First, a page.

Home

Welcome back home”, the immigration officer smiled, before handing me back my green card.

I dragged my luggage and started walking across San Francisco International airport.

“Home?”, I wondered. “Is this now home?”

When we travel to different places, we typically have a place to return to. That’s typically home.

But those who move away from a place where they lived a couple of decades, before venturing to a new one to start a new life, will sometimes find it confusing to call one place or the other “Home”.

And when I sent my notice to the landlord yesterday that I will be moving out, I realized that once again I am moving from a place that I used to call home over the past year, to a new place that I will call home for another couple of years.

I felt longing. Not to a particular place, but to the feeling of being in a place that’s called home.

I felt that I was tired of what was going on, and that I just wanted to go back to my good old life.

I felt that I wasn’t ready for change once again, and that things were moving around me too fast to catch up.
I felt that I could have been happier if I were still doing the same thing and having the same life.

Then I suddenly realized what my life would have been like if I never embraced change, and followed a path that I didn’t know where it would be leading me.

Instead of the wild adventure that I’ve been having over the past years, I would have been living my Groundhog Day over and over.

I would have had comfort and security.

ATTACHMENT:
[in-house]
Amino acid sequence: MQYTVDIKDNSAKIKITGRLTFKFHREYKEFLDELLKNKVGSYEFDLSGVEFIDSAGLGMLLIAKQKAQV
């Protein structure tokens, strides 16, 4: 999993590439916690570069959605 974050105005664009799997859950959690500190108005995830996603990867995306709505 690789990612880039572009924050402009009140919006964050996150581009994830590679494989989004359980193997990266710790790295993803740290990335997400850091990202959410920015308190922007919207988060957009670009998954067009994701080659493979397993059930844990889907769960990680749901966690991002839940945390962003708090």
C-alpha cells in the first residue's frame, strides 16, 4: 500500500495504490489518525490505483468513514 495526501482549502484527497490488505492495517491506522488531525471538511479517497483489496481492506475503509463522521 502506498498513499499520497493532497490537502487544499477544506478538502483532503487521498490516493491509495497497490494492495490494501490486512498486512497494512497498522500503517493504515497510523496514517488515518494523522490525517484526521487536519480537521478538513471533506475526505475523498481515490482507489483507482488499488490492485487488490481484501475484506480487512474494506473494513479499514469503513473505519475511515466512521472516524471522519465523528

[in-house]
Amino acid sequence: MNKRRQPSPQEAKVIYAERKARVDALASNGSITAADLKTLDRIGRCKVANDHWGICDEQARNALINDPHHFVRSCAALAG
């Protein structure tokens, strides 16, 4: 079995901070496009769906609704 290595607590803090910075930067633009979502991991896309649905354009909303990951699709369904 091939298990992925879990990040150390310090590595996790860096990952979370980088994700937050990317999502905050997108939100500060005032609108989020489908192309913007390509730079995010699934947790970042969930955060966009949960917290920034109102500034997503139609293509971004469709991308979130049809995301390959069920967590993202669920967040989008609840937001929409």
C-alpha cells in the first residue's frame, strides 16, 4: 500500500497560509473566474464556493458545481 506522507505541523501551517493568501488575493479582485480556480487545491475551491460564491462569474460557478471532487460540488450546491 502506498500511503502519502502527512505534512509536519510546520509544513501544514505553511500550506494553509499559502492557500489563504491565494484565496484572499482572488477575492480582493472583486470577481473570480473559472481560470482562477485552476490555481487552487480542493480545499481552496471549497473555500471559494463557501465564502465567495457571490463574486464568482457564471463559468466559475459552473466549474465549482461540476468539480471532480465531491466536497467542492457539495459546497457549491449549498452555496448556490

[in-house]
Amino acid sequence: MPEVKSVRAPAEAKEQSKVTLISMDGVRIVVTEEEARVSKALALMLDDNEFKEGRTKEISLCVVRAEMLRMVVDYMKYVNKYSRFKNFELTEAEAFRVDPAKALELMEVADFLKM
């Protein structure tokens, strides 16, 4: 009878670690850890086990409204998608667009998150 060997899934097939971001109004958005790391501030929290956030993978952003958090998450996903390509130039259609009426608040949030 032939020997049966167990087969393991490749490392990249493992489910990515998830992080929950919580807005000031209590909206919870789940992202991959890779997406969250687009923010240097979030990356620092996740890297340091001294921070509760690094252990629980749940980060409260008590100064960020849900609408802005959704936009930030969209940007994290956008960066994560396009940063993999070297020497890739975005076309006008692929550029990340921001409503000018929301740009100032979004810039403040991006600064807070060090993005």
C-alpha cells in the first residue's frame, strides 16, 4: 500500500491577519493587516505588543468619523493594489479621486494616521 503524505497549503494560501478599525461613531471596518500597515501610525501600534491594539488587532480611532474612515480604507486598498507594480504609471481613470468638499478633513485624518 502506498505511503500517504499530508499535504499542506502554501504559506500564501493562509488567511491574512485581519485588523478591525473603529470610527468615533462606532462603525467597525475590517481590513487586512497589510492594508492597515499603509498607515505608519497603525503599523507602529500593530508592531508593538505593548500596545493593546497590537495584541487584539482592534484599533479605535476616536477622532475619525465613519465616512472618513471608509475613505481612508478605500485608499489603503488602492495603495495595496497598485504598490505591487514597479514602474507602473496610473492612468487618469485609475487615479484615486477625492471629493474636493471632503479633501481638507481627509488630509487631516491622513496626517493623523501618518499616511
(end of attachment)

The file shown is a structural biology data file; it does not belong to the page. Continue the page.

The comfort and security of knowing that tomorrow will be the same as today. No surprises. No change.

But I also craved a place I can call home.

A place that doesn’t change.

And when I thought about it further,I realized that that place doesn’t exist outside of me.

Rather, it’s deep inside.

It’s that which is constant among all what changes.

That which is true among all that’s false,

and which is permanent among all that’s temporary.

I don’t have a good name for that place.

May be that’s eternity, or bliss, or even God.

But it is the only place that I feel safe calling home.

That peaceful quite stillness that I dive into when I meditate, draw, or design.

When I am there, I feel completely safe, grounded and comfortable.

A different kind of comfort. One that’s absolute, final and true.

I feel that whatever is there, and whoever is there, has been there before my birth,

and will be there after my death.

It’s like diving deep inside a stormy sea, away from the crashing waves on the surface. And when I reach the depth of that sea, I realize that this is its true nature.

Someone told me a story about how sailors used to get bewildered at the sight of an iceberg floating upstream. Later they found out that if they only look at the tip of the iceberg, they would think it doesn’t make sense. But the iceberg goes way deeper than its tip, and it’s because of the hot currents at the heart of the ocean that the iceberg is moving.

I believe that we all have a place we can call home. But it’s beyond that place where our couches and our beds are. It’s a very deep peaceful place inside us. It’s a place where time no longer exists. A place that we can visit from time to time, by diving below the crashing waves on the surface. We visit it when we do something we’re truly passionate about that we completely lose track of time. When we sit in stillness observing what is, without judging it. Or when when we practice a sport, a dance, or a hobby, feeling like kids again, and doing it only for the sake of being there.

That’s when we’re truly home.

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